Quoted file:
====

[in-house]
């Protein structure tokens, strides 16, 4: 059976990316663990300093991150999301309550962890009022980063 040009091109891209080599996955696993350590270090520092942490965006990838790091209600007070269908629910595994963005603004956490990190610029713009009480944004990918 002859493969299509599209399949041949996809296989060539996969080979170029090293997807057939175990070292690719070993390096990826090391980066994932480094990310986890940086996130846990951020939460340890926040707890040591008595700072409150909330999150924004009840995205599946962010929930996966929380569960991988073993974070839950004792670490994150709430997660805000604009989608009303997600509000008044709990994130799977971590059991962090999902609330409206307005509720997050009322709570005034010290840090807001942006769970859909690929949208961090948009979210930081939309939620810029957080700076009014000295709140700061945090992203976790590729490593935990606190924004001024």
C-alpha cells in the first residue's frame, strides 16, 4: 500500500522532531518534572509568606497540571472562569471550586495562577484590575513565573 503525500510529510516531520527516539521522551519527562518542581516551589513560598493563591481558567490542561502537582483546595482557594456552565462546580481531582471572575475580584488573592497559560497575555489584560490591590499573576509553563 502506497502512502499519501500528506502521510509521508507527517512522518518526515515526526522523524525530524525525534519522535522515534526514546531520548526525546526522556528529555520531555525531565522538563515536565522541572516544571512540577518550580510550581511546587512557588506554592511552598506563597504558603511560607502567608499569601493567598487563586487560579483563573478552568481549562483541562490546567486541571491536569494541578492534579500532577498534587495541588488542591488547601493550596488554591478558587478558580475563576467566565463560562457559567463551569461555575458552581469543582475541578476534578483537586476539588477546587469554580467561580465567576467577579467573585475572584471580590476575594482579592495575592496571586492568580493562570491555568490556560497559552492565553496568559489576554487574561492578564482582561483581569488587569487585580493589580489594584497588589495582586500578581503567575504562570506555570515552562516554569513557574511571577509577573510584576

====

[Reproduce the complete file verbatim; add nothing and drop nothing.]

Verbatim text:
[in-house]
């Protein structure tokens, strides 16, 4: 059976990316663990300093991150999301309550962890009022980063 040009091109891209080599996955696993350590270090520092942490965006990838790091209600007070269908629910595994963005603004956490990190610029713009009480944004990918 002859493969299509599209399949041949996809296989060539996969080979170029090293997807057939175990070292690719070993390096990826090391980066994932480094990310986890940086996130846990951020939460340890926040707890040591008595700072409150909330999150924004009840995205599946962010929930996966929380569960991988073993974070839950004792670490994150709430997660805000604009989608009303997600509000008044709990994130799977971590059991962090999902609330409206307005509720997050009322709570005034010290840090807001942006769970859909690929949208961090948009979210930081939309939620810029957080700076009014000295709140700061945090992203976790590729490593935990606190924004001024």
C-alpha cells in the first residue's frame, strides 16, 4: 500500500522532531518534572509568606497540571472562569471550586495562577484590575513565573 503525500510529510516531520527516539521522551519527562518542581516551589513560598493563591481558567490542561502537582483546595482557594456552565462546580481531582471572575475580584488573592497559560497575555489584560490591590499573576509553563 502506497502512502499519501500528506502521510509521508507527517512522518518526515515526526522523524525530524525525534519522535522515534526514546531520548526525546526522556528529555520531555525531565522538563515536565522541572516544571512540577518550580510550581511546587512557588506554592511552598506563597504558603511560607502567608499569601493567598487563586487560579483563573478552568481549562483541562490546567486541571491536569494541578492534579500532577498534587495541588488542591488547601493550596488554591478558587478558580475563576467566565463560562457559567463551569461555575458552581469543582475541578476534578483537586476539588477546587469554580467561580465567576467577579467573585475572584471580590476575594482579592495575592496571586492568580493562570491555568490556560497559552492565553496568559489576554487574561492578564482582561483581569488587569487585580493589580489594584497588589495582586500578581503567575504562570506555570515552562516554569513557574511571577509577573510584576